An utterly fabulous train and car trip from Whitehorse to Skagway and back
THE YUKON TERRITORY - Best train ride of my life.
If you begin on the Canadian side on May 31, and if this year is typical, you’ll be surrounded by a moonscape of frozen rock, stunted trees, distant, towering mountains thick with snow and probably several feet of the white stuff on the ground. It felt a bit like Newfoundland or Sudbury or Georgian Bay with the bare rocks and small evergreens, but the snow and mountains were another story.
(I read later that the area around Fraser, B.C. gets more than seven meters of snow each winter, largely due to the elevation and the moist winds blowing off the Pacific).
The train is a delight, a slow-moving affair that goes past old cabins along the Chilkoot Trail and through the frozen tundra-like plains with pools of pale blue, melting water before rising up to about 2,800 feet in elevation and powering through giant tunnels of snow that towered over our heads as we stood on the back deck of the caboose car. Very cool.
You soon get down into the Skagway valley, I believe, with bald eagles and majestic waterfalls and overpowering, craggy mountains and tall, thick trees. The conductor is likely to offer up some good tips on where to take your pictures, but keep an eye out for awesome valley and mountain views.
We’d spotted a bear on the way down from Whitehorse to Fraser, but it wasn’t nearly as entertaining as the one we saw on the train. Just as we came into a large clearing on the way down to Skagway, we looked over and saw a small black-brown bear resting at the top of a huge valley. He was sitting up on his haunches a little and, well, I guess I don’t know how else to say it, doing his business.
All of the media folks I was with snapped away and laughed like idiots.
It was too foggy at the time we went down, but there’s also a huge, towering trestle over one part of the valley.
You’ll get some pretty great commentary along the way about colourful miners and the history of the train. One story goes that Americans were building the train tracks but were stopped at the Canadian border by the Mounties, this being more than a century ago. The Americans really wanted to finish the route, so they apparently took up a couple boxes of cigars and several bottles of Scotch as a gift to the Mounties. Folks say by the time the Mounties had slept off their celebratory gifts the train tracks had been extended a mile or two into Canadian territory.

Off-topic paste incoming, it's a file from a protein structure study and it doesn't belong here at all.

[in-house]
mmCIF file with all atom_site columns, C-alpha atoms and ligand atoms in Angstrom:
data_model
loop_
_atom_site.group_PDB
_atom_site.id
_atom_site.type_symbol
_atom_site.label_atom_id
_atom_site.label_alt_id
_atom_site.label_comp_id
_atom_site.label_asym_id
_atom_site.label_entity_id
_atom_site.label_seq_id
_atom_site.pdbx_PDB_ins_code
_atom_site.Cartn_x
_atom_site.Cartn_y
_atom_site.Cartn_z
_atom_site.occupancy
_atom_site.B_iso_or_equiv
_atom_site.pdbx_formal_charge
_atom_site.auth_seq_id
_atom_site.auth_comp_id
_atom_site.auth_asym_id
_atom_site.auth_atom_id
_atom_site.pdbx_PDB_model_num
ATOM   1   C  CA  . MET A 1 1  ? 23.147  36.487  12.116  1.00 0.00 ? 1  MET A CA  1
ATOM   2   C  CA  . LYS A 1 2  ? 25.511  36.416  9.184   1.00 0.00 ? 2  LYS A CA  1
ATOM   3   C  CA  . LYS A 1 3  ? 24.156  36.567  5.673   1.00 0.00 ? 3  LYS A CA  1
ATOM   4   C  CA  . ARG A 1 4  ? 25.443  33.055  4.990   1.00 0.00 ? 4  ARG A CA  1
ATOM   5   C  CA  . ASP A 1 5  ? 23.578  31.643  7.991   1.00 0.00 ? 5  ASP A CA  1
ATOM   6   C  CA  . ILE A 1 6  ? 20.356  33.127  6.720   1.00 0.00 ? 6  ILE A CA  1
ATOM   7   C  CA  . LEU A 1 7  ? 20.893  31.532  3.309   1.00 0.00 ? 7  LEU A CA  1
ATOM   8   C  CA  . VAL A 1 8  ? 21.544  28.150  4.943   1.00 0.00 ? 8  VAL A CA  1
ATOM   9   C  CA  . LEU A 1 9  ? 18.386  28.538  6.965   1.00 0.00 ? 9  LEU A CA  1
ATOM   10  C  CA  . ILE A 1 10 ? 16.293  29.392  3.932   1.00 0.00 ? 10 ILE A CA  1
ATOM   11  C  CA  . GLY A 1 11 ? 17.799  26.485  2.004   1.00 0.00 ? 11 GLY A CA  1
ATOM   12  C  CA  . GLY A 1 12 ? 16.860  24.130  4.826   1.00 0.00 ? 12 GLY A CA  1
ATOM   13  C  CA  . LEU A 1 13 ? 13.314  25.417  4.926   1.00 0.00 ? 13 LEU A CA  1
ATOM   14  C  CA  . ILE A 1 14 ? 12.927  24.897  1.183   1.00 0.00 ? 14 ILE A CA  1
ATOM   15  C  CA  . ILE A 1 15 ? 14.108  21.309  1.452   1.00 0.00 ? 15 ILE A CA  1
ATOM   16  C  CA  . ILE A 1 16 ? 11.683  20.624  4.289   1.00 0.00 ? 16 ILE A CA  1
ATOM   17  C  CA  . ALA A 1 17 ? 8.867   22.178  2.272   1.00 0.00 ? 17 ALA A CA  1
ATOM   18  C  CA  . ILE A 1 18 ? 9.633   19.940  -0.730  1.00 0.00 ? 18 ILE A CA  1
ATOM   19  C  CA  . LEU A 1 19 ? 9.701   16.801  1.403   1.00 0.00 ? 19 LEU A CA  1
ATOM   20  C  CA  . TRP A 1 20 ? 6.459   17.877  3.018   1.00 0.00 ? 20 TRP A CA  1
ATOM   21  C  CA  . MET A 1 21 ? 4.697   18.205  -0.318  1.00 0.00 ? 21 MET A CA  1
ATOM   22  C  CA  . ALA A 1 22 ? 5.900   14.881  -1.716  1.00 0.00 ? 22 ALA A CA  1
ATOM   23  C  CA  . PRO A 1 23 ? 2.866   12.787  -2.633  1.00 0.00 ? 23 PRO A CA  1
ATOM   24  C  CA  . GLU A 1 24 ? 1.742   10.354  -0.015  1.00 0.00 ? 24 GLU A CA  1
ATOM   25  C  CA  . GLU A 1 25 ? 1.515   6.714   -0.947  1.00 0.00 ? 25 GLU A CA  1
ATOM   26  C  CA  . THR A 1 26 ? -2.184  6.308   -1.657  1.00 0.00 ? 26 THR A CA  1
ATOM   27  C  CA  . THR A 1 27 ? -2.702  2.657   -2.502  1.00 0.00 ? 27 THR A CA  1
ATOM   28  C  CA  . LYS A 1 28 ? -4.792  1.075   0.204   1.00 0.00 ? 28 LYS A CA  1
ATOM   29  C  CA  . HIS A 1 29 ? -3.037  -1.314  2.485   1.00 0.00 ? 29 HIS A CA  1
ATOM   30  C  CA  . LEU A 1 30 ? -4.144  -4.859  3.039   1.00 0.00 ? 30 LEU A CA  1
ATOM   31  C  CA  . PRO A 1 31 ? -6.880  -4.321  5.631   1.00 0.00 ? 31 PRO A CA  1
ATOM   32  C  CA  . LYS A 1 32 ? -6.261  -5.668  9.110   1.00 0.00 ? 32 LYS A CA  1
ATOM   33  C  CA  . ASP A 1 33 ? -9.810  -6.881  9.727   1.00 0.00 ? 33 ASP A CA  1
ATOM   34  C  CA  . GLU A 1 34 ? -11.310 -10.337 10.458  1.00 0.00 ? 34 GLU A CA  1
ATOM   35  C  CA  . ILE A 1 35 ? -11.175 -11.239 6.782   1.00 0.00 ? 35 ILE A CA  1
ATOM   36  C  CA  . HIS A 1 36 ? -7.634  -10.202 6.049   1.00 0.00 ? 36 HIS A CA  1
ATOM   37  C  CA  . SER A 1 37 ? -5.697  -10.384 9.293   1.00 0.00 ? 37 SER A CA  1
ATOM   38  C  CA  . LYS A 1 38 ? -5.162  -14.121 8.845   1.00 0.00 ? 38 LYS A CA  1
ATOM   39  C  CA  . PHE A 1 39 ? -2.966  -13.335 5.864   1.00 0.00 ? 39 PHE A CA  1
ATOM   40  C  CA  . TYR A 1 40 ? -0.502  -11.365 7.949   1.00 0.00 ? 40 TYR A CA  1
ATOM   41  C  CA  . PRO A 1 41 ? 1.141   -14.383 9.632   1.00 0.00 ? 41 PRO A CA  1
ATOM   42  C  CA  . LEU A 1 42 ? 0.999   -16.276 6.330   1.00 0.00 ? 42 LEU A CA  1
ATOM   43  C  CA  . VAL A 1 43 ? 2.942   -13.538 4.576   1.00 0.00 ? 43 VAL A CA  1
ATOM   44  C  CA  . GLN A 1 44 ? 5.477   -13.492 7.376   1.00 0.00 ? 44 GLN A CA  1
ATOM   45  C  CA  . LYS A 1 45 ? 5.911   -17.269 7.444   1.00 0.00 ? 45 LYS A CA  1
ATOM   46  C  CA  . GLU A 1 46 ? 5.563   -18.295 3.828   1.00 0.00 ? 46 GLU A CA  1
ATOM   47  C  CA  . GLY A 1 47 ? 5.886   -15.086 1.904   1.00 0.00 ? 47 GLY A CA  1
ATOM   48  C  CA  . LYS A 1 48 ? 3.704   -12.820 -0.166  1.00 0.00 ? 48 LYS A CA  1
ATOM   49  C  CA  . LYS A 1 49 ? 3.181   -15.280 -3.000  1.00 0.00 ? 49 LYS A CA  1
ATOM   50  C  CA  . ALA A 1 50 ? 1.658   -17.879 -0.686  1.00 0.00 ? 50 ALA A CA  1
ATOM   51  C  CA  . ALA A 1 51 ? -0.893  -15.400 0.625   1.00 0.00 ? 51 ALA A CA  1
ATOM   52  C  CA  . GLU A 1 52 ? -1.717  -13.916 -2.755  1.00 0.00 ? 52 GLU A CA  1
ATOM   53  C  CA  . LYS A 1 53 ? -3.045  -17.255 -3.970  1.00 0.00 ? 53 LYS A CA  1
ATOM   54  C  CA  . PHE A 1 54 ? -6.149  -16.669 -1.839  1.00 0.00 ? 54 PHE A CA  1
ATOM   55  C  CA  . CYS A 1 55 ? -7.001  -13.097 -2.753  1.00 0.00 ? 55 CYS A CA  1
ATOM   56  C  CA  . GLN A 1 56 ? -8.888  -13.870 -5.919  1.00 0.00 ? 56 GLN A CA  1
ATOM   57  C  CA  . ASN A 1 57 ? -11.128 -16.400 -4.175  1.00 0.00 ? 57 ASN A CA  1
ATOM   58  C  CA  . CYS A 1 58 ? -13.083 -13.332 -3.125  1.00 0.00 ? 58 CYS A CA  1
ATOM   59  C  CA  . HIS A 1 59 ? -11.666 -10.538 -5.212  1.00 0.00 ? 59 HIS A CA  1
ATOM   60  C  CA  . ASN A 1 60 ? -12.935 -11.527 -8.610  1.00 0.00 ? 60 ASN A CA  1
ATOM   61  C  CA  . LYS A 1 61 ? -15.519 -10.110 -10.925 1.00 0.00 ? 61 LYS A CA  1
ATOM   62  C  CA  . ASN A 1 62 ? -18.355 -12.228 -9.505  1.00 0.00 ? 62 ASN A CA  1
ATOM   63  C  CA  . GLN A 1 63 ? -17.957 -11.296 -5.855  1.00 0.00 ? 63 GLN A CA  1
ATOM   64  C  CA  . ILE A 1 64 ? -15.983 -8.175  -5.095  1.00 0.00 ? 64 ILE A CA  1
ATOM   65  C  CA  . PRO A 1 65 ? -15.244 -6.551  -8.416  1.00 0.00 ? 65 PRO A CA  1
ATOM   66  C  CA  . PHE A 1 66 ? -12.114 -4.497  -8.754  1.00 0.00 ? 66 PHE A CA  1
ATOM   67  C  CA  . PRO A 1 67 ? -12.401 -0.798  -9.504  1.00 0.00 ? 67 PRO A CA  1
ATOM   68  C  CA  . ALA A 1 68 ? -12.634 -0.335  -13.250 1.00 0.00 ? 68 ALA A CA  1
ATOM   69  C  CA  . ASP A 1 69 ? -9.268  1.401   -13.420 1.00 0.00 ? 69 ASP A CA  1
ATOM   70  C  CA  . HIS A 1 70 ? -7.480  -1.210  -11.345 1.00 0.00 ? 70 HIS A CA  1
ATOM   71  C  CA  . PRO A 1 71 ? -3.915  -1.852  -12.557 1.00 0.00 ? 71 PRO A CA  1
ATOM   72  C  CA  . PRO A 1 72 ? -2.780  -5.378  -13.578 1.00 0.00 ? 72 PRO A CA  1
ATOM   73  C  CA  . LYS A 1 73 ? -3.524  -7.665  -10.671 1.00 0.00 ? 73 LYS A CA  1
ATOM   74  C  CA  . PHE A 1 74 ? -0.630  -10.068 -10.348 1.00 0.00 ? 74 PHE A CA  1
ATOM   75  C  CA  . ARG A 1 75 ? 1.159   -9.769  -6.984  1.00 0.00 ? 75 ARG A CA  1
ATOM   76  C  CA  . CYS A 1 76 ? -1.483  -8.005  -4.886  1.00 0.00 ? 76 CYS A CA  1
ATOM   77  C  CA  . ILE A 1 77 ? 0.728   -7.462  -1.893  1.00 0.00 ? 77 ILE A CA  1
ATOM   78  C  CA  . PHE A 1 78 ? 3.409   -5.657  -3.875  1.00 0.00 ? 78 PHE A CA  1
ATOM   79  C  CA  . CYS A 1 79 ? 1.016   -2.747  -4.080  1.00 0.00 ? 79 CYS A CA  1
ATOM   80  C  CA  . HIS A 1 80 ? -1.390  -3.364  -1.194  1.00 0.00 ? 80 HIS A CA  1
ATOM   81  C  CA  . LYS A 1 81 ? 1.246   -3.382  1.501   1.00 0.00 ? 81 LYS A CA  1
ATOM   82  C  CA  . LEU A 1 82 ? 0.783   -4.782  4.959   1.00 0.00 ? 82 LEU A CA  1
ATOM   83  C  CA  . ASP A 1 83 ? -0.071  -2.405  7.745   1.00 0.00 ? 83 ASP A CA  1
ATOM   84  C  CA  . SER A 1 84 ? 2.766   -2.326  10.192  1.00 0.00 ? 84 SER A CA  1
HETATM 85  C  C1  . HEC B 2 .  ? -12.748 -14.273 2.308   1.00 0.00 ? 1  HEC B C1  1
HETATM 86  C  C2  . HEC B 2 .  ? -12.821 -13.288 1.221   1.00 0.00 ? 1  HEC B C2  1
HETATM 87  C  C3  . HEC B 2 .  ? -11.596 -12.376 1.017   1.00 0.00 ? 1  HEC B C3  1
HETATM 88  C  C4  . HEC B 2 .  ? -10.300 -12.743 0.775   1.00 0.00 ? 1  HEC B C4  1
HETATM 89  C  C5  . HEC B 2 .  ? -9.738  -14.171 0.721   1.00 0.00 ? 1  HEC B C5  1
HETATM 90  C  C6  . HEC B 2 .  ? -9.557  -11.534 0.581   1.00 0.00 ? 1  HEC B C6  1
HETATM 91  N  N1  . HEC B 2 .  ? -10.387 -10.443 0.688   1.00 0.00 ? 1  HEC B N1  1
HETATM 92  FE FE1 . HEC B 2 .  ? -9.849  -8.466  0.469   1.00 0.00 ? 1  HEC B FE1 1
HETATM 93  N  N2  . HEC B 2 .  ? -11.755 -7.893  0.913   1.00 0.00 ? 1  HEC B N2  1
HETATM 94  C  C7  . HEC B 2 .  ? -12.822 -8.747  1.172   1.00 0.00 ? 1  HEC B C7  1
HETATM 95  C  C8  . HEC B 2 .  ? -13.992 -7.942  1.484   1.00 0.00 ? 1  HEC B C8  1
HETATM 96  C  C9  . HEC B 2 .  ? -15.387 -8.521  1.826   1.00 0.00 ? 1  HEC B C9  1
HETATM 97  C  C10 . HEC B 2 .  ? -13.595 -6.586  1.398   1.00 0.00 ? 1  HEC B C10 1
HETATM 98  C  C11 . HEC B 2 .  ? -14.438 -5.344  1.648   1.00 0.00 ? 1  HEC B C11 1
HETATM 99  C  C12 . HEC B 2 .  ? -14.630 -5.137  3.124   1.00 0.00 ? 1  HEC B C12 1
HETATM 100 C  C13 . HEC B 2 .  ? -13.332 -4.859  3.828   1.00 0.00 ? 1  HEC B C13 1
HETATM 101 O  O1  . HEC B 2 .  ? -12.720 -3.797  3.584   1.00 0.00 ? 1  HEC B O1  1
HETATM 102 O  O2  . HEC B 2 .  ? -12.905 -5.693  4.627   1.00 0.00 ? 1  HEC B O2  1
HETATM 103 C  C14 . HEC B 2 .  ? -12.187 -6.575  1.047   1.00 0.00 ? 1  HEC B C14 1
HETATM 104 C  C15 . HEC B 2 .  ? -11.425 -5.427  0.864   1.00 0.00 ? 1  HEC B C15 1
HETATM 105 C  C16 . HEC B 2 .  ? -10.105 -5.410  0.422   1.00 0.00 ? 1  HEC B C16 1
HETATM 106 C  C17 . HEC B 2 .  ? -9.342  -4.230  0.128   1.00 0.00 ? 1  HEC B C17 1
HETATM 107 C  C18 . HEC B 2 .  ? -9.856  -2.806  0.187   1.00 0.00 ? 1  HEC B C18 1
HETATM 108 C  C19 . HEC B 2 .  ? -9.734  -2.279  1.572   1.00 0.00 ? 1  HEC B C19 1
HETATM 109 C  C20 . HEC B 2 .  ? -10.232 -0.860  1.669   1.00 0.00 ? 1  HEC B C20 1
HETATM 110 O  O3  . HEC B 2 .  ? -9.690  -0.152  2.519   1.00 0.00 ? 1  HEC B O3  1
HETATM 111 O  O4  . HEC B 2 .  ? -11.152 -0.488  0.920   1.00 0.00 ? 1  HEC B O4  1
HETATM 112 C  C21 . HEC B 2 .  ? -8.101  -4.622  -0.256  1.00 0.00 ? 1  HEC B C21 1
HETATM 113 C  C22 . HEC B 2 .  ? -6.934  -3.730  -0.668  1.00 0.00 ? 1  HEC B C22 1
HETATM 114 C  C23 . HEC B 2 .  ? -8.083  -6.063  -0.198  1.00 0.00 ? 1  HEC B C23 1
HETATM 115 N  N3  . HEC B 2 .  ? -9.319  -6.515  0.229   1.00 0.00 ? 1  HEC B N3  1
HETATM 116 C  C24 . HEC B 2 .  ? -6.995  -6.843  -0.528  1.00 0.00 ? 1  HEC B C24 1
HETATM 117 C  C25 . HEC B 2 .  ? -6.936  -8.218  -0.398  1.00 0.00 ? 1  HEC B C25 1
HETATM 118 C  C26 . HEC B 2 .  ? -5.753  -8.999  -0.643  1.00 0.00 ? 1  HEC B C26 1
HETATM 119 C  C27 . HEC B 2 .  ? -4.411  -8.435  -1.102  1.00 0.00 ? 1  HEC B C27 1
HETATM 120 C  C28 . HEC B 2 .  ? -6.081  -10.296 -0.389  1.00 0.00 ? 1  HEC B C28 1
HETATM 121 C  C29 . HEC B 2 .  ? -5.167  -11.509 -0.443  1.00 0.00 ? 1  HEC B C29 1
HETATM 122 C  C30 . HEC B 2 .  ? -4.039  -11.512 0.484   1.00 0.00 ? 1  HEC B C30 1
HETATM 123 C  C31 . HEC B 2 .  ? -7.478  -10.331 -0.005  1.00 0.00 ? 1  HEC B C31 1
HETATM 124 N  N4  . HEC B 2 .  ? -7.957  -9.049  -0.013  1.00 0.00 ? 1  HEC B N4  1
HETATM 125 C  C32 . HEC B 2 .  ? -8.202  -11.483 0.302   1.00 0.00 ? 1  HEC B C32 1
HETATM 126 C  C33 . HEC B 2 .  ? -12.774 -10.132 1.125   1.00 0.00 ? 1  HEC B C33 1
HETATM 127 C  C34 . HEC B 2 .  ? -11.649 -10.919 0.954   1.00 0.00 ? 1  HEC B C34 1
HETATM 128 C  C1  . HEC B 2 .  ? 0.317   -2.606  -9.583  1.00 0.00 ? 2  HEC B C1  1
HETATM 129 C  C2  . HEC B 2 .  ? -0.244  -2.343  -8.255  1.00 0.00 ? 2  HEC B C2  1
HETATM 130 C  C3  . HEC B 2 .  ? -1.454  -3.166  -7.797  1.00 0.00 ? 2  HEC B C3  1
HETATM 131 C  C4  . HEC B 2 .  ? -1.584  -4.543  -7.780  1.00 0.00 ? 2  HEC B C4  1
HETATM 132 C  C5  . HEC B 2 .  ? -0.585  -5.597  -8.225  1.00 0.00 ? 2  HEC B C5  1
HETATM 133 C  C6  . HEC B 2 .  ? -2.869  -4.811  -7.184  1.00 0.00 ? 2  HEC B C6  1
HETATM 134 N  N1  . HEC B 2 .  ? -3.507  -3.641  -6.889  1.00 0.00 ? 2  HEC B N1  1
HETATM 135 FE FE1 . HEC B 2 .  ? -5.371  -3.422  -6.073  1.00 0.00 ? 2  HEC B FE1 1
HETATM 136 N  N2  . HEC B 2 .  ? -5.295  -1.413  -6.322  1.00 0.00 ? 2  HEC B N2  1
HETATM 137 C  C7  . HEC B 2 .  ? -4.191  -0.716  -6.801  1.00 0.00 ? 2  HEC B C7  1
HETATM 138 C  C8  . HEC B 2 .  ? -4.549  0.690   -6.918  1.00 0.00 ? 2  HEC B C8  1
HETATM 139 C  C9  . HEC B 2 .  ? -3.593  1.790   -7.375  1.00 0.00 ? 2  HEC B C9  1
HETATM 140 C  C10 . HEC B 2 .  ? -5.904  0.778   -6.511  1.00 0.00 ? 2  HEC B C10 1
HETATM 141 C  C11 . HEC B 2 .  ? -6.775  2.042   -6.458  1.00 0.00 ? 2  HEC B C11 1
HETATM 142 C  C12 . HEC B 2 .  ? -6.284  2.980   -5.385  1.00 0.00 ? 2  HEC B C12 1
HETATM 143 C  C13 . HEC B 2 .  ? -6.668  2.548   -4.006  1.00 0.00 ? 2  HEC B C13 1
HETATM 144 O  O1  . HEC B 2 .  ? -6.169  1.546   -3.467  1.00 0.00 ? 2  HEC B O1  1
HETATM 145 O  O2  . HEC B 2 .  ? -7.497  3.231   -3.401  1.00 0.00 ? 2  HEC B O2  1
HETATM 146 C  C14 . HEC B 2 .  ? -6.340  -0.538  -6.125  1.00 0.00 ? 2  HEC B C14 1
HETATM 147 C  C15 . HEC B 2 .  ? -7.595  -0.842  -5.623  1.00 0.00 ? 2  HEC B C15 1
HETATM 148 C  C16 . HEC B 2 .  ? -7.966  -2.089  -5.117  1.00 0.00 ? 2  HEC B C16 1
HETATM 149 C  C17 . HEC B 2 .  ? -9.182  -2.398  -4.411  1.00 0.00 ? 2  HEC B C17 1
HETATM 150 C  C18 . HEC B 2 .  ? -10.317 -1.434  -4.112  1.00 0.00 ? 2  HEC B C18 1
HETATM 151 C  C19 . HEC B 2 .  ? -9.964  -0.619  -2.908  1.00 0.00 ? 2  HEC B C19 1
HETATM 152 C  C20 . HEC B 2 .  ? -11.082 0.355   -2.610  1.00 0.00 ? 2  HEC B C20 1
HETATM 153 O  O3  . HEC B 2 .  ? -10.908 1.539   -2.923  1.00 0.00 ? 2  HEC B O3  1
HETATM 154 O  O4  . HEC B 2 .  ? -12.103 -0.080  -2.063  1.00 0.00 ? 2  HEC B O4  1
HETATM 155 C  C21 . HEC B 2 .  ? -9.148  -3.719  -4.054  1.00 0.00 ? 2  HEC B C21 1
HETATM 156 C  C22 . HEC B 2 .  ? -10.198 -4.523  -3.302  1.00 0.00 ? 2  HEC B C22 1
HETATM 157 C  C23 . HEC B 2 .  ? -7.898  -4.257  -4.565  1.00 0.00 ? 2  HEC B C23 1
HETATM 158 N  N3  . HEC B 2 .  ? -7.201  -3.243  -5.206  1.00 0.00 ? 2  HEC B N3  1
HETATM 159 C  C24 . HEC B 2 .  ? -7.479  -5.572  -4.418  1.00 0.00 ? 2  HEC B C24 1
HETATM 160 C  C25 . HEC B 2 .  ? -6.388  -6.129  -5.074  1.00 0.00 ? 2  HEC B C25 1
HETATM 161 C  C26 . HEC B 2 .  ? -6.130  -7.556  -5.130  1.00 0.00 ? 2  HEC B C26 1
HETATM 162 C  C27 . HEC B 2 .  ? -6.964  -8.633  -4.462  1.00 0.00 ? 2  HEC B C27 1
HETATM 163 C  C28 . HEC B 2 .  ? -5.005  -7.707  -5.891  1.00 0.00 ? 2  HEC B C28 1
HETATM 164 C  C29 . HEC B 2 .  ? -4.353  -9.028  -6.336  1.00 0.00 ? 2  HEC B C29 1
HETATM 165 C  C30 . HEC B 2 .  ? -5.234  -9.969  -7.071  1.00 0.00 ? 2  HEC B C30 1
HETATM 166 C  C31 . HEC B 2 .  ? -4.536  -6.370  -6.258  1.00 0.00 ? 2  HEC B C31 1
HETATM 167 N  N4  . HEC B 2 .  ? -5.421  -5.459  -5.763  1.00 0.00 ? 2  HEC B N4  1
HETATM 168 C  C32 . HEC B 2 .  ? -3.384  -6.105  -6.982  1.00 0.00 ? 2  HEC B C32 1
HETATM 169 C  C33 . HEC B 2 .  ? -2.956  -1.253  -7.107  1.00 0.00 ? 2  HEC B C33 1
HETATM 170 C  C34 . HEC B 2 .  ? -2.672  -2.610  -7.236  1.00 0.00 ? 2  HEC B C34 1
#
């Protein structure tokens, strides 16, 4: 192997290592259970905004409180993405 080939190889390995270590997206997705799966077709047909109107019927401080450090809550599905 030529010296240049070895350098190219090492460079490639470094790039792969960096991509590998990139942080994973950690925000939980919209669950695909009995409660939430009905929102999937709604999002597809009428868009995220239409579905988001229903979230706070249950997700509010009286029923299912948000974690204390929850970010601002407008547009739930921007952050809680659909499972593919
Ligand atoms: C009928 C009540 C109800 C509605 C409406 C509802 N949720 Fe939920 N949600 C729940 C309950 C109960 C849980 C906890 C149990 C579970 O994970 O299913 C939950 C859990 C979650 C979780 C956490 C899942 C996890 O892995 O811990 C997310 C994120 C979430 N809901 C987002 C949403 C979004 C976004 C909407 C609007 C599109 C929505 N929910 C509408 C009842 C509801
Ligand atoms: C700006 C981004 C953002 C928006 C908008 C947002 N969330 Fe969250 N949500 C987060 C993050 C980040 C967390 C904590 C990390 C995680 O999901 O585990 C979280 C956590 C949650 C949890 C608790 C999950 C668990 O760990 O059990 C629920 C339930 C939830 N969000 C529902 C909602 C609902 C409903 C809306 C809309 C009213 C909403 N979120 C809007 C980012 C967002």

We wandered about and had a sandwich at a great smoothie/coffee shop, where a poster was advertising a band called Torrents of Labia and promising a night of Middle Eastern porno music. And how west coast is that? There are some decent restaurants and also a Starbucks that's inside a jewelry shop, plus plenty of interesting architecture and a million t-shirt shops. But it's the scenery that'll bring you back, I'd say.
The train ride is great. But if you can, hop on a bus or get a car to take you back to Fraser and on into Whitehorse, as you’ll see some of the majestic scenery of your life.
The road is a winding, windy affair and offers magnificent views of the valleys near Skagway and then the area around Fraser. You’ll also find the Yukon Suspension Bridge, a huge steel cable affair that’s strung over the top of a raucously violent stretch of the Yukon River. The visitor centre/gift shop/deli are made of magnificent pieces of local fir, with enormous glass panes looking out at the mountains and the rocky river valley. There’s a new restaurant where they serve bison chili and steaks and other meals.
It seems awfully remote but owner/manager Robert Bing told me he had more than 600 passengers from Skagway cruise ships on Wednesday of this week alone, and gets some 30,000 folks a year. At $18.50 for adults (more for cruise passengers), that’s probably a decent take.
The scenery around Tutshi Lake and Tagish Lake is magnificent; with sparkling waters fronting massive, snow-capped mountains and, at Tagish, a massive granite outcropping that looked to be 500 or 600 meters high.
Carcross, Yukon, makes a fun stop, with a huge lake and a massive, hard-packed sand beach in front of more mountains. There are a couple cute churches and small cabins and houses worth looking at, as well as another stop on the train route if you want to extend your trip beyond Fraser.
Outside of town on the Klondike Highway you’ll find a huge expanses of sand and trees called the Carcross Desert, a unique geographic phenomenon that looks like the Sahara meets Banff or something.
We counted four more bears along the side of the road on our way from Fraser to Whitehorse.
All in all, a completely wonderful way to finish off a too-brief tour of the southern Yukon. I can’t wait to come back.